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The flexibility of the guitar's top and neck can affect string tension??

Hi all, I was reading about string tension on the daddario web site.

http://www.daddario.com/DAstringtensionguide.Page

It says 'The flexibility of the instruments top and neck can affect string tension'

I'd like to know how so??

Any thoughts?

Cheers.

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They say; "There are many factors other than string gauge that determine the actual and PERCEIVED string tension on your instrument".  The flexibility of the instruments top and neck and neck relief don't affect the tension, only the perceived  tension.

Weather and temperature can both affect tension--the tuning will change, i.e. a change in tension, with more or less humidity and/or heat unless the top is very, very stiff--like a laminated top.  A high quality, well built instrument with thin top plates and light bracing will move (tuning drops or rises) more with humidity and will even change with body heat.  I have a couple of instruments that always need re-tuning after I hold them close for a while--they absorb body heat.  The tension change may not be much but it's there.

Larry

Larry, so are you refering to the top swelling and rising because of temperature & humidity changes? Therfore raising the action and creating more 'tension'?
Or can the top and neck actually move in a stretching and pulling way creating more tension on the strings?
Thanks.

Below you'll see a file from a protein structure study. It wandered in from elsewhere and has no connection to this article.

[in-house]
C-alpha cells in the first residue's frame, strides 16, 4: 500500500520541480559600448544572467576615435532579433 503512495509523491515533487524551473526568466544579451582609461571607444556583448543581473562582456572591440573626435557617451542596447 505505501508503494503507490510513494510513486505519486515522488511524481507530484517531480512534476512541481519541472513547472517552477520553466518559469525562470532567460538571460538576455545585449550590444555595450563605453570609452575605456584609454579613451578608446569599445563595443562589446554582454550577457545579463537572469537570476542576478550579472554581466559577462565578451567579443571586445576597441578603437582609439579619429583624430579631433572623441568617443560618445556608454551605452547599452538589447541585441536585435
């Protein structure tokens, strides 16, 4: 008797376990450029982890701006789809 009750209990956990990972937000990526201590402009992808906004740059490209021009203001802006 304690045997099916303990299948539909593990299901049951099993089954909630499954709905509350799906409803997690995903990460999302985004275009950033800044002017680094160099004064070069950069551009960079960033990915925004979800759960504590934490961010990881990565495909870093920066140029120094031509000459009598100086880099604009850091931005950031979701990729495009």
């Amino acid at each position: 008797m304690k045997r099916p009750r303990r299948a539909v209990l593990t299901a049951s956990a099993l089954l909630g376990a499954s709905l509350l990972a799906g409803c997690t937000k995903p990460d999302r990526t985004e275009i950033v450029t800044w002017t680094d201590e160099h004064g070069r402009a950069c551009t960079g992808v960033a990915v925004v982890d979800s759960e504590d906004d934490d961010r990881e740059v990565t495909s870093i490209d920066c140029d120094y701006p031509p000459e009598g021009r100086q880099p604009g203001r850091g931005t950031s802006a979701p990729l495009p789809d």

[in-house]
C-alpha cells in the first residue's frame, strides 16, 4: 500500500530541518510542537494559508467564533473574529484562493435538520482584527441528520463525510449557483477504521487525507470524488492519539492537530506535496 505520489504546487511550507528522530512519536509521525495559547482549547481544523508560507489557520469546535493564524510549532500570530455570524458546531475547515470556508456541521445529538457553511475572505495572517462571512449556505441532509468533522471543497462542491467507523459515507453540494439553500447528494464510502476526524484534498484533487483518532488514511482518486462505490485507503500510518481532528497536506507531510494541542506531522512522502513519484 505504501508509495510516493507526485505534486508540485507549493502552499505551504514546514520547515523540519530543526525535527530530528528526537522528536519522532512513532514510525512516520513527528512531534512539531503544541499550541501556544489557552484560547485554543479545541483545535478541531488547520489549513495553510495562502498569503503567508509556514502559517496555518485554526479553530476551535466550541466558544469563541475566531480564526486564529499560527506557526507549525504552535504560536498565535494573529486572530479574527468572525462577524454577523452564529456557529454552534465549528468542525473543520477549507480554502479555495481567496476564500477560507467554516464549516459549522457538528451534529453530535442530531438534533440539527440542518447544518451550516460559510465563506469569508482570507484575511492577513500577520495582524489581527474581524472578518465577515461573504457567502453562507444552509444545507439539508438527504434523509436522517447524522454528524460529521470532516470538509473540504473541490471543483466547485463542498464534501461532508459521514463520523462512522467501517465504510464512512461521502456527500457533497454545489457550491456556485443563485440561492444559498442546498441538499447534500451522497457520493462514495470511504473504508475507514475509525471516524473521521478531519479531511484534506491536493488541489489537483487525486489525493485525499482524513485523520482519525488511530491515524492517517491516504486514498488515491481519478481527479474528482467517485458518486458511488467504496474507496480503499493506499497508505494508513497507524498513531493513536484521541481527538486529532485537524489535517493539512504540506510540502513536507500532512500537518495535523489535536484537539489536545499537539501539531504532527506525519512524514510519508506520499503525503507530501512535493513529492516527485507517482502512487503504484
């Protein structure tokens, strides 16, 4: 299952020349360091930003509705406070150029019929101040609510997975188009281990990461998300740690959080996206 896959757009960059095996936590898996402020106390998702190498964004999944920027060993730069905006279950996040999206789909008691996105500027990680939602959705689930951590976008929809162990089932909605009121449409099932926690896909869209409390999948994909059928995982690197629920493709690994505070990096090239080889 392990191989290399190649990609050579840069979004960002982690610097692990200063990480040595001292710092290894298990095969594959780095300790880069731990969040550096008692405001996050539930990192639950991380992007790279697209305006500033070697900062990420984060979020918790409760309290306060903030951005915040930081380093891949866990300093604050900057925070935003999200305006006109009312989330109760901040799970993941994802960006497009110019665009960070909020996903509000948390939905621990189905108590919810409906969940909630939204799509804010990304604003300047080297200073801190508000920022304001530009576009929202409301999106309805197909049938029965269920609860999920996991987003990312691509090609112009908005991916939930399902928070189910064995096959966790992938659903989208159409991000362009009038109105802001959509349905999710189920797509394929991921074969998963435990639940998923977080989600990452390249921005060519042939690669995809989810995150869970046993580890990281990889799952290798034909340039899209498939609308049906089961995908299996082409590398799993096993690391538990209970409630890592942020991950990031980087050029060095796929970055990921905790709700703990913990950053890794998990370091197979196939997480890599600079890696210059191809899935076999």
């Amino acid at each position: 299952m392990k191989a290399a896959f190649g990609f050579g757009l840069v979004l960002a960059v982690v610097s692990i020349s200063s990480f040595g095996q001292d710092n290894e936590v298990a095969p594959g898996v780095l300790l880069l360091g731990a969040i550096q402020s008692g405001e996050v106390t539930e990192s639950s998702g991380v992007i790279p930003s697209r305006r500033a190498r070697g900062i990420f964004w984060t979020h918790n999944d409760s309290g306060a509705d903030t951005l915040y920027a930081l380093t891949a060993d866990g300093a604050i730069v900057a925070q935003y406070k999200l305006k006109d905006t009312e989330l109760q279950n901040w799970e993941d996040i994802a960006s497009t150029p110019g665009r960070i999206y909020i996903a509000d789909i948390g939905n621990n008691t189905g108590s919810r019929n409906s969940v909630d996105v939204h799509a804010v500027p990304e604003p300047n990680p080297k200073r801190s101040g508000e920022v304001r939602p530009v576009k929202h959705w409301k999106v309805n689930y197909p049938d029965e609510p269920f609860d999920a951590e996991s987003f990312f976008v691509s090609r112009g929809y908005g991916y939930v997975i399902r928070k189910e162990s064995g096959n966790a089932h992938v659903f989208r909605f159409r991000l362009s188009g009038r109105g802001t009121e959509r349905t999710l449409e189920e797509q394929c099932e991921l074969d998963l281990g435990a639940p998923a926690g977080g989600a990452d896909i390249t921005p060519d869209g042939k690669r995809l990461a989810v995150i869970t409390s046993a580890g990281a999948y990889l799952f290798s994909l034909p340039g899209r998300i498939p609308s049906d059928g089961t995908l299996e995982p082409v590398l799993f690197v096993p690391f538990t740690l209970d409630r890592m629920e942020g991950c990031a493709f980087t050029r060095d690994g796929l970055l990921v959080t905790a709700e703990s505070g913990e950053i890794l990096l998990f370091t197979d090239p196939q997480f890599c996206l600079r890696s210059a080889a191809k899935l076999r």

Hi Mark,

If the guitar is properly tuned at each time of playing, then as Roger said, the only question might be “perceived tension”. Essentially, what this refers to is the amount of “give”, or flexibility, of the guitar’s wood in reaction to the minor difference in tension created by pushng the strings down onto the frets when playing (makes the string tighter). Once tuned for play, I doubt that most people would encounter much perceptible sag in tension due to wood flexion, but if so, it would also likely cause intonation problems, and would really fall into the category of construction defect, ie - under engineered stiffness of the top and bracing, and/or neck.

Cheers,

Dave
Of course, if the action is higher at pitch due to a climate change, then the higher action will increase the tension of a fretted note (longer distance to stretch the string to the fret), but it doesn’t change the tension of the open strings.

HI All,

The string tension in the tuned or quiescent state is what ever the tuning is.  I assume that D'addario intended this statement to mean that once the guitar is being played that the string tension and subsequent feel and response will not be the same for all instruments.   

Any deviation from this balanced state by way of applying a guitarist to the equation will generally result in an increase in tension of the strings.  The degree of this increase affecting the feel of the stings under playing conditions will be related to the flexibility of the soundboard (and some other things not related to answering this question)..   Its not a linear equation because  their is "give" in wood under stress and there are changing angles and leverages involved as the soundboard deviates from its normal orientation.   

A few other variables affect this and no doubt they will be teased out in subsequent posts - which is valuable because it helps understand (and helps me understand)  that vexing problem of why some instruments feel so good to play while others seem to fight against you.    

Good subject, good questions,

Rusty

Thanks everyone for your useful comments.

Like Rusell pointed out. I too am trying to understand  why you can have two identical guitars with the same specs such as

the same string break-angle or length at the nut and saddle/bridge, length of the string between the tuning posts,gauge of strings,action height etc etc, and one guitar can feel great and the other 'stiff'.

I understand it's also such a subjective thing.

What may feel stiff to one player may feel great to the other.

Cheers!

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